Texas State Faculty and Students Speak up about Graffiti
By Christopher Henry
The Texas State University News Service sent out a press release on Jan. 24 focusing on the increase of graffiti on the main campus. Graffiti has been an issue for the university but the recent spike has students and faculty taking sides.
“It’s a nuisance, it’s ugly, it’s unfortunate,” said Harry Bowers, mass communication advisor. “People choose to deface campus, whether they are students or not. I wish we could get it under control.”
Bowers isn’t the only one who believes the university should take action on this matter. Texas State professor Dorinda Nobel understands the artistic impulse that may make a person want to participate in street art. However, she still views the issue in a black-and-white manner.
“It’s against university policy because it’s state owned buildings so they shouldn’t be defaced,” Nobel said. “I think people that engage in that should be held accountable.”
Senior Thomas Hobbs, an Austin commuter, takes a different stance on the issue.
“If someone does some graffiti, it doesn’t really affect or impact my life really,” Hobbs said. “I’m kind of indifferent to it."
Hobbs believes that graffiti is more than just paint on a wall, but rather a stance against today’s society.
“Most people don’t wake up one day and say, ‘I’m going to try this out; it seems like fun.’ They kind of get the idea from somewhere,” Hobbs said. “Might be a part of the culture they’re in, because there’s lots of different people who enjoy doing graffiti and it’s not a bad thing. There are definitely boundaries. That’s kind of the cool thing about graffiti anyways. It’s kind of counter-culture, kind of subversive a little bit so I guess that’s the whole thing about it.” Hobbs said that he has not noticed the graffiti around campus.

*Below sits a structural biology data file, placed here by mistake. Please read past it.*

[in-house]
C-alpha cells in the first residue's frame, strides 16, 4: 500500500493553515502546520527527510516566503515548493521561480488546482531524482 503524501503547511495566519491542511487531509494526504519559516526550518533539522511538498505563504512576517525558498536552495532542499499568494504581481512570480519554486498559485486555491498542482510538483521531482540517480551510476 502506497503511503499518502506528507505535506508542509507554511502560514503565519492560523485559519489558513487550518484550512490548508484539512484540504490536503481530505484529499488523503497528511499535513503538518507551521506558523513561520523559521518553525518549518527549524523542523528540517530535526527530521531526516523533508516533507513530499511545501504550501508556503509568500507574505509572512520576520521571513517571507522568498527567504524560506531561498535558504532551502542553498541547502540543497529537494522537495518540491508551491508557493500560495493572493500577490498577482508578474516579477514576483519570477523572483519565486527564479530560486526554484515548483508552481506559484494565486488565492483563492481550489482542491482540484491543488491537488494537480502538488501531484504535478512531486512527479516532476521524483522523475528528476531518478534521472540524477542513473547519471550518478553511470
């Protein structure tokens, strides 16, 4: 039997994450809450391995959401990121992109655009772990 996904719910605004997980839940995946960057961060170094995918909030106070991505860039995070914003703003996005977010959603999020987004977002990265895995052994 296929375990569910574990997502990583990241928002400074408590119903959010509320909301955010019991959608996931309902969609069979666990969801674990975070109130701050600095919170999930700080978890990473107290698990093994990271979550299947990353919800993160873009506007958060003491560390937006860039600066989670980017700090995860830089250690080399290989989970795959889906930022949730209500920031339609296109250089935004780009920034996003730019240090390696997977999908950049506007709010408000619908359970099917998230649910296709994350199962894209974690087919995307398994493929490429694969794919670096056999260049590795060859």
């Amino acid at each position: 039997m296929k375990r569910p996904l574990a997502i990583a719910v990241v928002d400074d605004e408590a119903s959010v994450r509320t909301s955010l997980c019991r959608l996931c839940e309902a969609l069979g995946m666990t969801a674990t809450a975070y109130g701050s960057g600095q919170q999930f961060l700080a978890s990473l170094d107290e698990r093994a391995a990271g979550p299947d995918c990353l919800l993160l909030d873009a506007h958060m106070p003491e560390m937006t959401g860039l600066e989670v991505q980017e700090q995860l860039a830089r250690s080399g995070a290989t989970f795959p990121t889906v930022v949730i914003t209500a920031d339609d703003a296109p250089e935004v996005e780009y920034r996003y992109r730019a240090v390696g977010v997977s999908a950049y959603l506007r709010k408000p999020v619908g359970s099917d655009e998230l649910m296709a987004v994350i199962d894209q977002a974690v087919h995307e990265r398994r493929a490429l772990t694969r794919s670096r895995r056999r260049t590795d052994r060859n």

Jemeka Summerhill, another Austin commuter, argues that graffiti has a gray area. Though she often sees graffiti in Austin, she believes that it is a cultural and geographical problem.
“In Austin, they appreciate graffiti more and even think it’s iconic whereas San Marcos is a different city and has a different view on it,” Summerhill said.
One of the biggest questions that the university police face is not how cultural graffiti is, but rather how it should be handled.
"I think there should definitely be a punishment if you are caught,” said Austin Anderson, education major. She believes there should be an organization to keep up with the graffiti and furthermore considers it purely vandalism. The only question Anderson mind is what constitutes graffiti in regards to the use of chalk and other washable substances that students use as a promotion tool for events, organizations and philosophical rhetoric.
Student teacher Davy Green agrees with the idea that graffiti can be considered artistic and thought provoking, though she believes there is a time and place for everything, even street art.
"I'm all for art, but I think it's not their place to do that,” Green said. "True artists paint and sell their art for thousands of dollars. We don't want to see your art work where it doesn't belong."